Did I Give Birth?

I gave birth to Imogen by Cesarean Section. I often think to myself, does that count as giving birth? The more I think about it, the more I decide, yes it does.

Whilst pregnant, C-Section was my worst nightmare. Now, looking back I think maybe it was right for me. When I was told I needed a C-Section my first thought was ‘my body has failed’. It sounds silly in hindsight.

When you have carried a baby for months and thought about the first time you were going to meet that baby and then out of no where all of that is no more, it can be hard to get your head around. I would do it all over again tomorrow if it meant having Immy here with us safely but that doesn’t change the disappointment I felt when I new I wouldn’t deliver her vaginally.

Whilst I was sat there listening too all of the statistics and risks of the operation I couldn’t help thinking how structured and clinical this all suddenly felt and that was the one thing I really didn’t want for my labour and birth.

The Doctor explained to me that if I decided to have any more children I would have the option of elected ceserean and before I had even had this baby I was already thinking about how I would never deliver vaginally. Obviously, this isn’t the case I can also choose to go for natural if all is well. Although, this would mean I would have to have baby early.

Luckily for me, I have recovered really quickly and was up and about the same day I had the surgery. I think this has helped me in the way I think of C-Sections as I was worried I wouldn’t be able to do things with Immy when she was born, however, this was definitely not the case.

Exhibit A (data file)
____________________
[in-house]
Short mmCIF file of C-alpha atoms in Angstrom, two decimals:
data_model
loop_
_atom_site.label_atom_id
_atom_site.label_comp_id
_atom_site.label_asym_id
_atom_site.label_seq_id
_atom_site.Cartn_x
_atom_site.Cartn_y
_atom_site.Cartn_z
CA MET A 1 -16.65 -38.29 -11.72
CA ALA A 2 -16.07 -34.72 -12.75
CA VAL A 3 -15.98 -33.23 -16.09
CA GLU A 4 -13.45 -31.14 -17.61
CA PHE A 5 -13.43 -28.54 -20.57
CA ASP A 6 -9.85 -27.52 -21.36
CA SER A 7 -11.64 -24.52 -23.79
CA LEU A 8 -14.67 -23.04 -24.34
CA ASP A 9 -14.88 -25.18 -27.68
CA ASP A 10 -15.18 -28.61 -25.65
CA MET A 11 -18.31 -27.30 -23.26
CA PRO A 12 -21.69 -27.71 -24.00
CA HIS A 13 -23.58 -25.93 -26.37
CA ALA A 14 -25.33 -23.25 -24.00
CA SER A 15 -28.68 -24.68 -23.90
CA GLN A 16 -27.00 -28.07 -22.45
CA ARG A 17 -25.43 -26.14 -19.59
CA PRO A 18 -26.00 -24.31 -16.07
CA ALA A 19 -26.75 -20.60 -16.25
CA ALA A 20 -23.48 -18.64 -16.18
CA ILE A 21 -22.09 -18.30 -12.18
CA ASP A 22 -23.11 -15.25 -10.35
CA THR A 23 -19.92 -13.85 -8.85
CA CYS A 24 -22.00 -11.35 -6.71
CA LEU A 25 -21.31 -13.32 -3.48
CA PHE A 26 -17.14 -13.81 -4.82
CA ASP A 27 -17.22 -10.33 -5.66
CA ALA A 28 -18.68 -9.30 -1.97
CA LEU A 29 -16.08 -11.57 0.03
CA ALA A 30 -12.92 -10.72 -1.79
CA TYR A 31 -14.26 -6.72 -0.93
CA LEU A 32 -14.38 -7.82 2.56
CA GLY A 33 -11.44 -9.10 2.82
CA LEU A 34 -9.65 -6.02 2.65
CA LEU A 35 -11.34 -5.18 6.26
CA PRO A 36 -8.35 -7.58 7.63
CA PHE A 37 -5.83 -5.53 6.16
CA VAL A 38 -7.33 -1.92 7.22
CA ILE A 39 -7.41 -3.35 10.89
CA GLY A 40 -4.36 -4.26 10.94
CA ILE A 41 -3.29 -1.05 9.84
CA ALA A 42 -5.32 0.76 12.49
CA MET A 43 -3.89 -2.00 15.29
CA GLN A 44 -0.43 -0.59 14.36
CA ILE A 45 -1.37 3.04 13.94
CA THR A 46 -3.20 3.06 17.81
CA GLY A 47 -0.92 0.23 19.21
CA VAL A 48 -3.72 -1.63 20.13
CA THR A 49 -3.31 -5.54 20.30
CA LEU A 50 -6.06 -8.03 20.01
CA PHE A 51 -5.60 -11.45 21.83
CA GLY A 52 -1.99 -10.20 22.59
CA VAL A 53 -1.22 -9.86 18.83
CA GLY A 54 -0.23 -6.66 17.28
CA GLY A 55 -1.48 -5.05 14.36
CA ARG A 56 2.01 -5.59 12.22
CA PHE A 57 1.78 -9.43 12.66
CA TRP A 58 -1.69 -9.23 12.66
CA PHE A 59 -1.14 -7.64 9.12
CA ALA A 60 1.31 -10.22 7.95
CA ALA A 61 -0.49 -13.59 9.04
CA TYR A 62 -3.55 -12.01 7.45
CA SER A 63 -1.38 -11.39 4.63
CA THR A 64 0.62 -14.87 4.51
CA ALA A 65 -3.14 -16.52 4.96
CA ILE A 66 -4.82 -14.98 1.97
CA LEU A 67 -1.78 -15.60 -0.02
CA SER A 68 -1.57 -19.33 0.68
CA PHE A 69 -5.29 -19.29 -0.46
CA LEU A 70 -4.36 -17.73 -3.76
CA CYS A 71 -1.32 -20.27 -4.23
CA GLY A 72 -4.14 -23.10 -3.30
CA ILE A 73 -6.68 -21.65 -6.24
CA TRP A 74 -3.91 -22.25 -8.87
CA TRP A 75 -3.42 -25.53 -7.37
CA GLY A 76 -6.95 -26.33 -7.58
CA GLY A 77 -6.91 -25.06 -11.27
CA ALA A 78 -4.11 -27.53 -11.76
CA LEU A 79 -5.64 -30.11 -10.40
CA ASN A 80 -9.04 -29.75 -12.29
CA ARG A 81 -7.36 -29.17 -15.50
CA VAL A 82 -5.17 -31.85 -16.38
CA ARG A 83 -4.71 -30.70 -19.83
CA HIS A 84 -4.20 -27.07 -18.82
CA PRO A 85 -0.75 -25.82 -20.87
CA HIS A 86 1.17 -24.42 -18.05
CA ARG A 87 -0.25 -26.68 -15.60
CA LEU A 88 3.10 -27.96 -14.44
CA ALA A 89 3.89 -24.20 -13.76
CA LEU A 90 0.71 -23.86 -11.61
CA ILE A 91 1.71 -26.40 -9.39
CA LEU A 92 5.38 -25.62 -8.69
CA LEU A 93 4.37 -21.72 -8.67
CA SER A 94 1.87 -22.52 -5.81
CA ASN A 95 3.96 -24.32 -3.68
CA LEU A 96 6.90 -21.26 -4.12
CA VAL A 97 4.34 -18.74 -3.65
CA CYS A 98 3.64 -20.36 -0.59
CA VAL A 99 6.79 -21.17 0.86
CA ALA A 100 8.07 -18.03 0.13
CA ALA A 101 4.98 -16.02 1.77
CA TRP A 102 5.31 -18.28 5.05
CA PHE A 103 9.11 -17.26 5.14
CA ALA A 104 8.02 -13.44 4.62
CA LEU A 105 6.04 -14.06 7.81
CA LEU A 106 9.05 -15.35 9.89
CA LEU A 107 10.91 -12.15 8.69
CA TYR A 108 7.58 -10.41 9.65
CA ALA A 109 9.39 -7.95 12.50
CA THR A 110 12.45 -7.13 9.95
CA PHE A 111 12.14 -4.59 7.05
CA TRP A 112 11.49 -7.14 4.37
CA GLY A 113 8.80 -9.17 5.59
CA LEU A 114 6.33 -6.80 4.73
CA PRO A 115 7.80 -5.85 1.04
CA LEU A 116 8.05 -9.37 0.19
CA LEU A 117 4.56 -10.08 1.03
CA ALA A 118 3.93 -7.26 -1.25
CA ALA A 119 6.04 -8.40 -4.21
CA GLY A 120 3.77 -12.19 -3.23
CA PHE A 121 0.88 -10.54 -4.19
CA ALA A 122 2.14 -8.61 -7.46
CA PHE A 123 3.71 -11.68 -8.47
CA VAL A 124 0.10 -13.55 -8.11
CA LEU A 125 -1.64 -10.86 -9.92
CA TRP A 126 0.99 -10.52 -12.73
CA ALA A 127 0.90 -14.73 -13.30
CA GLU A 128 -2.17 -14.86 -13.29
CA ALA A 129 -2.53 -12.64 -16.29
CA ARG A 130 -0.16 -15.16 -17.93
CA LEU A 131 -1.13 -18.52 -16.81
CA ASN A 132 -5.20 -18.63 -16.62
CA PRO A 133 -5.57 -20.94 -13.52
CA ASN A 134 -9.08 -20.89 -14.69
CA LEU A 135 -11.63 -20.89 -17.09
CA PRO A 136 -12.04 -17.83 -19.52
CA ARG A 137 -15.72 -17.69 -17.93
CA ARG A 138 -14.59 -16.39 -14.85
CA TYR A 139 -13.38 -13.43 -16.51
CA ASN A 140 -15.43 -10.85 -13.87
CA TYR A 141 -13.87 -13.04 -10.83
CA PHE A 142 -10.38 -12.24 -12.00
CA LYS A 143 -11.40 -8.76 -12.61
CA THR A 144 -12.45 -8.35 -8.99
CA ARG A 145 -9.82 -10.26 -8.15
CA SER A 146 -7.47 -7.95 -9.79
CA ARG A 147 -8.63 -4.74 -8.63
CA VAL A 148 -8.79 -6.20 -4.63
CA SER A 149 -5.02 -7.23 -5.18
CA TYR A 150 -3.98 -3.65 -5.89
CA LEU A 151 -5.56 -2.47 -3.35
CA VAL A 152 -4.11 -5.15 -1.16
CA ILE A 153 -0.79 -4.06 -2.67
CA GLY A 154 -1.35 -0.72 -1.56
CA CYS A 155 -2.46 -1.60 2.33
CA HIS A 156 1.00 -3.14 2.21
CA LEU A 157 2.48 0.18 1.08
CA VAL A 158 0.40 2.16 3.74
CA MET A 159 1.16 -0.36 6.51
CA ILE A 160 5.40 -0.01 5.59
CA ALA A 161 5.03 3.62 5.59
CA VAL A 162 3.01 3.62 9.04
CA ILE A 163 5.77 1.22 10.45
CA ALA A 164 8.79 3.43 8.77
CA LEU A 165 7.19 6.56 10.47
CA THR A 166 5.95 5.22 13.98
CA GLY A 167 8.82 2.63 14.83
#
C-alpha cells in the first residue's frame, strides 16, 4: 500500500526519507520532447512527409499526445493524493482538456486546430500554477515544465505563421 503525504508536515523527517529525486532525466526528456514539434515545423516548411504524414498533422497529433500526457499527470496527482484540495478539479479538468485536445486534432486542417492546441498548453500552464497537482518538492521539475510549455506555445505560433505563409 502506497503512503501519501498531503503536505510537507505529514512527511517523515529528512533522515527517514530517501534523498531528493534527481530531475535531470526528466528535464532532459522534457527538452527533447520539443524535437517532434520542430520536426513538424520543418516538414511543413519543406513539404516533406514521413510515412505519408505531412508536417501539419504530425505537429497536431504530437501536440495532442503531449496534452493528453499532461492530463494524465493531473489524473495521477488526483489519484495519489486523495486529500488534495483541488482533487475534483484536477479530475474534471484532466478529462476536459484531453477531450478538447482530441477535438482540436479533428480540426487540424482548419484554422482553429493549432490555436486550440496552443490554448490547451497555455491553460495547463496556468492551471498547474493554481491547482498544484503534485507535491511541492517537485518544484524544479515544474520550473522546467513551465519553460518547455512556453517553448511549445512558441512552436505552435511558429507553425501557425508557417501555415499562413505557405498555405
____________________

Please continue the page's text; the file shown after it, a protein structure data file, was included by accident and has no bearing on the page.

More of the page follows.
My feelings on C-Section have completely changed. Giving birth is a big thing no matter how it is done. Whether you give birth vaginally, start that way and end up needing help or having a C-Section despite hours of labour, or whether you go straight in for C-Section. Your body has still carried and made a perfect little human.

A Cesarean isn’t ‘the easy way out’ as some people say. It is major surgery and is beyond daughnting. It also limits skin on skin and the length of time you get with baby straight after they are born. Obviously, once Immy had been checked and the cord had been cut she was put on my chest but due to tubes and screens we couldn’t manage skin on skin and I didn’t have enough room to hold her comfortably for a long length of time. You then have to go through being stitched up. For me this took just over an hour.

As I said above, I was lucky enough to recover quickly. But getting in and out of bed to start with was uncomfortable and I felt as though if I attempted to stand upright I would split back open. And then comes the six weeks of not driving. I am able to do everything now, except drive. But it does mean you are more dependent on others in those first weeks of being at home.

Growing a baby and giving birth to it is no easy task. How they come out in the end really is nothing in the grand scheme of things and each way has their own difficulties. If Dan and I have another child I will not worry about needing a C-Section. I will just continue to thank my body for all it has given me and delivering my baby safely.

One way or another, baby has to come out. However that happens, every woman should be proud of themselves!

Thank you for reading…Anna xx

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